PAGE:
DNA Research Uncovers Dead Sea Scrolls Mystery

A portion of the Temple Scroll, one of the longest of the Dead Sea Scrolls. (Israel Museum)

(CN) — Researchers in Israel and Sweden have found a new way to piece together the Dead Sea Scrolls by testing DNA in the parchments themselves.

The more than 25,000 fragments of ancient manuscripts known as the Dead Sea Scrolls include pieces of multiple ancient texts, including the oldest known copies of books of the Hebrew Bible. Discovered in the late 1940s and 1950s, some of the texts — numbering about 900 — are believed to date back to as early as the second century B.C.

“The discovery of the 2,000-year-old Dead sea Scrolls is one of the most important archaeological discoveries ever made,” said Oded Rechavi of Tel Aviv University in a statement accompanying the study, which was published Tuesday in Cell. “However, it poses two major challenges: first, most of them were not found intact but rather disintegrated into thousands of fragments, which had to be sorted and pieced together, with no prior knowledge on how many pieces have been lost forever, or — in the case of non-biblical compositions — how the original text should read. Depending on the classification of each fragment, the interpretation of any given text could change dramatically.”

Though many of the pieces of the scrolls were excavated directly from the 11 Qumran Caves in the Judaean Desert of the West Bank, many more were acquired from antiquities dealers, which further confuses the issue of piecing together which fragments are part of which original texts. Attempts since the 1940s to piece together the puzzle of the scrolls have been based mostly on the appearance of the fragments themselves and the visible text on each piece.

One of the Qumran caves where Dead Sea Scroll fragments were found. (Courtesy of the Israel Antiquities Authority / Shai Halevi photo)

In a new study, Rechavi and colleagues including Noam Mizrahi of Tel Aviv University, Israel, and Mattias Jakobsson of Uppsala University, Sweden, extracted ancient DNA of the animals that were used to make the parchments. Then, using a forensic-like analysis, they worked to establish the relationship between the pieces based on that DNA evidence and on scrutiny of the language within the texts under investigation.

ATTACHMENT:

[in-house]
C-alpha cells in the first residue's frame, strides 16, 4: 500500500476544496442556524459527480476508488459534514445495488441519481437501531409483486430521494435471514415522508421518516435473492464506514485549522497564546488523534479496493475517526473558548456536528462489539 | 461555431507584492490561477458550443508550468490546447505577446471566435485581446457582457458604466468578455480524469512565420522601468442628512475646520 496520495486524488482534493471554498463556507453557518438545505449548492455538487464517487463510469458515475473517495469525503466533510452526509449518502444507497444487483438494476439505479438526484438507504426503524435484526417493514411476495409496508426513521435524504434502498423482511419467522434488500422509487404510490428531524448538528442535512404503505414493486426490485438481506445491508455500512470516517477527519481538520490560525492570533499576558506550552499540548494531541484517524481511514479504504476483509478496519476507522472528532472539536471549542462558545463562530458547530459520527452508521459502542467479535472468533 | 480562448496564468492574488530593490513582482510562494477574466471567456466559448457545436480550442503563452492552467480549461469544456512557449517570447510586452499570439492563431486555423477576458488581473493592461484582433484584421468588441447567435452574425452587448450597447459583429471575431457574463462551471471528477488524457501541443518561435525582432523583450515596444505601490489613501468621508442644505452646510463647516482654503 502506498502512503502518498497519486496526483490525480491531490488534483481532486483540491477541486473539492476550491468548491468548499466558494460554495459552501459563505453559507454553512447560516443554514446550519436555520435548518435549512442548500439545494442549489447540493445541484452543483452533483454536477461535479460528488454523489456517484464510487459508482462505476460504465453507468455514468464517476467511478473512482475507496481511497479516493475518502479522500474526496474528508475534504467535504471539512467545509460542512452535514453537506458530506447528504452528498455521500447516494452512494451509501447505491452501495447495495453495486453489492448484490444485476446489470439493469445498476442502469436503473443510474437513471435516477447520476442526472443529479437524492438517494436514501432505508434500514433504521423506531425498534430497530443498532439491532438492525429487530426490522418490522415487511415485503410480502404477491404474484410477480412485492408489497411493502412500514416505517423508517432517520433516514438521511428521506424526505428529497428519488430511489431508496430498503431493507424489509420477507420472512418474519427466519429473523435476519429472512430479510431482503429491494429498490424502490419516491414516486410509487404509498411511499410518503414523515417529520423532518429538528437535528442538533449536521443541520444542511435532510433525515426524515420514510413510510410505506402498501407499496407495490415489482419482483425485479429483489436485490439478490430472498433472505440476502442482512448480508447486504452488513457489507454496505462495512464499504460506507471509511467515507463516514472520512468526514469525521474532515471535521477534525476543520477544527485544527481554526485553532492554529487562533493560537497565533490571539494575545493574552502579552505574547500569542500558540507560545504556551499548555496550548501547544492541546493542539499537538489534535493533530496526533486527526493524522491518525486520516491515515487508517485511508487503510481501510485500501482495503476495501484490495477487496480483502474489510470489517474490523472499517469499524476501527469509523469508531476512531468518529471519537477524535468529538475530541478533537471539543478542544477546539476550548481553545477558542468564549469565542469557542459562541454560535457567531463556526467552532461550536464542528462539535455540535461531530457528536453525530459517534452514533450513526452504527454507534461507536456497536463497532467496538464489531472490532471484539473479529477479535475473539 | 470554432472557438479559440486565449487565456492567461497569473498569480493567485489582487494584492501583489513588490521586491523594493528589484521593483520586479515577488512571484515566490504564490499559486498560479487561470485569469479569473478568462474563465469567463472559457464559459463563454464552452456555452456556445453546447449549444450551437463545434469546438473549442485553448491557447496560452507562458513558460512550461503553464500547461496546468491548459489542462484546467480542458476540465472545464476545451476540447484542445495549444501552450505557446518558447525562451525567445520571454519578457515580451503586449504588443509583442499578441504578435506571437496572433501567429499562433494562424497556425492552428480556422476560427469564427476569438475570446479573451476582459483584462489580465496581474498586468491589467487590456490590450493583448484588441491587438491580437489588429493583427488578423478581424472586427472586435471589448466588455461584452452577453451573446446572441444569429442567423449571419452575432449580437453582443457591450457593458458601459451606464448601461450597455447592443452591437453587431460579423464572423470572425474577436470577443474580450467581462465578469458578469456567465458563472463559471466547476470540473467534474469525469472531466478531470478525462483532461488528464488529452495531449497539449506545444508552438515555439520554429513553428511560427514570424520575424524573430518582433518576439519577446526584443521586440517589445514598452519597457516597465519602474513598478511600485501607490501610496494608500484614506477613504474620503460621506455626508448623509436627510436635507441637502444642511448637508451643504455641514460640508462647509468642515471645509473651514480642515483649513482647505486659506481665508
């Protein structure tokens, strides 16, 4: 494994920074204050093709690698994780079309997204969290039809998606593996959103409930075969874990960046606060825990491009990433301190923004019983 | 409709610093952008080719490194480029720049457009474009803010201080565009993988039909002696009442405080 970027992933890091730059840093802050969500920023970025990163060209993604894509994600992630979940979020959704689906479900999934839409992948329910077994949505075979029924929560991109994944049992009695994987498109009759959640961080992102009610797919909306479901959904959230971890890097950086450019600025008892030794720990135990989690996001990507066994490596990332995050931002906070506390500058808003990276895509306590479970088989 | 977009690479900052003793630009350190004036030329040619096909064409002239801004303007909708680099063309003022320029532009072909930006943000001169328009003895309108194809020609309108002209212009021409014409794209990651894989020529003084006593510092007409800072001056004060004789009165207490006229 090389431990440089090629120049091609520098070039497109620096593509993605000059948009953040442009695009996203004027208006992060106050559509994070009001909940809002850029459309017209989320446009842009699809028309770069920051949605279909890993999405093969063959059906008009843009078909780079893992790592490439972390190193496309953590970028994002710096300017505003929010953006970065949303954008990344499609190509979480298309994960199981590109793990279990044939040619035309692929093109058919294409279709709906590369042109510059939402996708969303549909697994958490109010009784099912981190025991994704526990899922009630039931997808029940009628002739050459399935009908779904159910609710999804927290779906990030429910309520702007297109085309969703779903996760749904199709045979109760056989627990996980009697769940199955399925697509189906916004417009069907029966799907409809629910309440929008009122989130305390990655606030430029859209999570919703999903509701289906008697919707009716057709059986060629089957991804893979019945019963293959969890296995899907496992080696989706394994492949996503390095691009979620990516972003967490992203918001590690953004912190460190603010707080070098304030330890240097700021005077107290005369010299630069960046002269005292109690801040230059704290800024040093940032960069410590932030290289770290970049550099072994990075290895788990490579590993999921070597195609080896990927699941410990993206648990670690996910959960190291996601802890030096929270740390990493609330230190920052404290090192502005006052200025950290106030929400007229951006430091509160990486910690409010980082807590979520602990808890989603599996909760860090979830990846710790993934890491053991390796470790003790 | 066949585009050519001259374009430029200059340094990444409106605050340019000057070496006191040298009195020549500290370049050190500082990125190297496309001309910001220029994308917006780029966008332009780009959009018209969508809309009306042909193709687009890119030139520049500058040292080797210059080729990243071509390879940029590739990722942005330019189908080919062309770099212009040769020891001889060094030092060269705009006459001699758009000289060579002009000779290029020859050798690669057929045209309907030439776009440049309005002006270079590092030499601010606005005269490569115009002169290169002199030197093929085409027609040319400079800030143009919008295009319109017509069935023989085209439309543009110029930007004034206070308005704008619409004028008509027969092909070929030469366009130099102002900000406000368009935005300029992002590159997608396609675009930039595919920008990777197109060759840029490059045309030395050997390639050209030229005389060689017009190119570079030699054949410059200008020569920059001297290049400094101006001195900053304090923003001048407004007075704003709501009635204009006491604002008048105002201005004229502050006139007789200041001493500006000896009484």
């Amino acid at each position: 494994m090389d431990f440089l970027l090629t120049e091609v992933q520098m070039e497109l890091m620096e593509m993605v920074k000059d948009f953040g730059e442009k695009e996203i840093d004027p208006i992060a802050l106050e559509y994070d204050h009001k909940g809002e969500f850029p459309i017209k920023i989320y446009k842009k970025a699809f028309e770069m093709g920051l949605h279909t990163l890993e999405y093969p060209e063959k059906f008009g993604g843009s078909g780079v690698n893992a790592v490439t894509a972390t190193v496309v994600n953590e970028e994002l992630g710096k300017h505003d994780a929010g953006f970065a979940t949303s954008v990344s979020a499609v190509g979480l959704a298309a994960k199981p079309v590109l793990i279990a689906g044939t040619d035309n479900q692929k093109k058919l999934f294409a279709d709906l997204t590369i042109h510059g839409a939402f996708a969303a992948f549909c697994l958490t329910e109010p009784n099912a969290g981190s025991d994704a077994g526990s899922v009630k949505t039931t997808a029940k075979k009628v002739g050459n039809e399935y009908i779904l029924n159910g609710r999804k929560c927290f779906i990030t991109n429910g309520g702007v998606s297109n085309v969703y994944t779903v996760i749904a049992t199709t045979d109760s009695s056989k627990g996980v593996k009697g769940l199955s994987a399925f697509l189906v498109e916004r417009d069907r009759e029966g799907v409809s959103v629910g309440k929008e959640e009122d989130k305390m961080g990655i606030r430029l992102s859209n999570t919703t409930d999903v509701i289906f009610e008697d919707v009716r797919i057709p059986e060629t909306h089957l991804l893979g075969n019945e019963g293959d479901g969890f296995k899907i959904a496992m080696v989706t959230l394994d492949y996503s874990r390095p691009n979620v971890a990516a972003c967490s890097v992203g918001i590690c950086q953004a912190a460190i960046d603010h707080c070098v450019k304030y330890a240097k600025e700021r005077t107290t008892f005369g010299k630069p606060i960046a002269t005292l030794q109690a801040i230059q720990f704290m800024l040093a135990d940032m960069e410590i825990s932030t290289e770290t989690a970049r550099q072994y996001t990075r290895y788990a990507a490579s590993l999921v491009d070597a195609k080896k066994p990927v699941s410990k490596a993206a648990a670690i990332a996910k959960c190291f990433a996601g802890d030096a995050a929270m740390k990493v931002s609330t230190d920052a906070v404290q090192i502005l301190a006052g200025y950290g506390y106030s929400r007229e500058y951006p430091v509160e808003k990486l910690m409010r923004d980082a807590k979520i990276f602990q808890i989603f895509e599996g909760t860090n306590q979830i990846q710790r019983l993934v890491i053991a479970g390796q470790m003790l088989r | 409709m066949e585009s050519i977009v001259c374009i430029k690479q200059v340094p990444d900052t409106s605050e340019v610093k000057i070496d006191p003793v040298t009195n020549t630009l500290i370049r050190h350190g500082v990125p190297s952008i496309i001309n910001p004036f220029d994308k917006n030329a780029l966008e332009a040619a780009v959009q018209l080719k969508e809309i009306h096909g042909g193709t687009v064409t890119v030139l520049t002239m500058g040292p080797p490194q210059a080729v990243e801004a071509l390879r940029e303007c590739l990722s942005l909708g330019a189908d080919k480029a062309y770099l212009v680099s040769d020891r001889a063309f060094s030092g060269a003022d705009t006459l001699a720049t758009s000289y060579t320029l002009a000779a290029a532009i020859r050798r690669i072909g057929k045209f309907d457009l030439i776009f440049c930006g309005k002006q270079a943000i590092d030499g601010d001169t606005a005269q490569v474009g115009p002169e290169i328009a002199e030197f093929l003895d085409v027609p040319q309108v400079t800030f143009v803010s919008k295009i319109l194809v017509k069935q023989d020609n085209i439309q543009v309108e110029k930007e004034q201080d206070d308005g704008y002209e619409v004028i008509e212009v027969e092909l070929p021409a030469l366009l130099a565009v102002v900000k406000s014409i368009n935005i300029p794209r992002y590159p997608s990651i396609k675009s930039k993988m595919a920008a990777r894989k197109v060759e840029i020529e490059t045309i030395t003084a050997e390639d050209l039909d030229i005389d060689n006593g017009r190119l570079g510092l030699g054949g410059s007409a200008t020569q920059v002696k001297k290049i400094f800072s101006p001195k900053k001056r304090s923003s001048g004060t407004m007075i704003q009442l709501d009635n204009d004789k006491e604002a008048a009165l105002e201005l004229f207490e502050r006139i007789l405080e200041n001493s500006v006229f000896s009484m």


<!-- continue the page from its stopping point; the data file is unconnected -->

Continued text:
Since the parchments were mostly made from sheep, researchers could group fragments which came from the same animal, and reasoned further that when DNA showed that the animals were closely related, the scrolls were more likely to have come from the same area and time period.

In one instance, the researchers found that two scroll fragments thought to belong together were actually from two different animal species — sheep and cow, which suggests that previous theories that they were part of the same scroll were incorrect. 

Some of the oldest known scrolls in the collection come from the biblical book of Jeremiah. “Analysis of the text found on these Jeremiah pieces suggests that they not only belong to different scrolls, they also represent different versions of the prophetic book,” Mizrahi explained. “The fact that the scrolls that are most divergent textually are also made of a different animal species is indicative that they originate at a different provenance.”

Although the DNA evidence adds to understanding, the Dead Sea Scrolls still hold plenty of secrets. The researchers had to extract DNA from tiny amounts of materials, and many scrolls that have yet to be sampled. Some scrolls can’t be sampled at all because doing so might ruin them. Nevertheless, the researchers hope that more samples will be tested and added to the database to work toward a more complete Dead Sea scroll “genome.” 

Researchers speculate that the method used in testing the scrolls could potentially be used on any ancient artifact that contains enough intact DNA or even other biological molecules, to learn more about the source and the artifacts’ place in the ancient world.

The Dead Sea Scrolls were found in this cave in Qumran in the West Bank. (Courthouse News via Effi Schweizer, Wikipedia)
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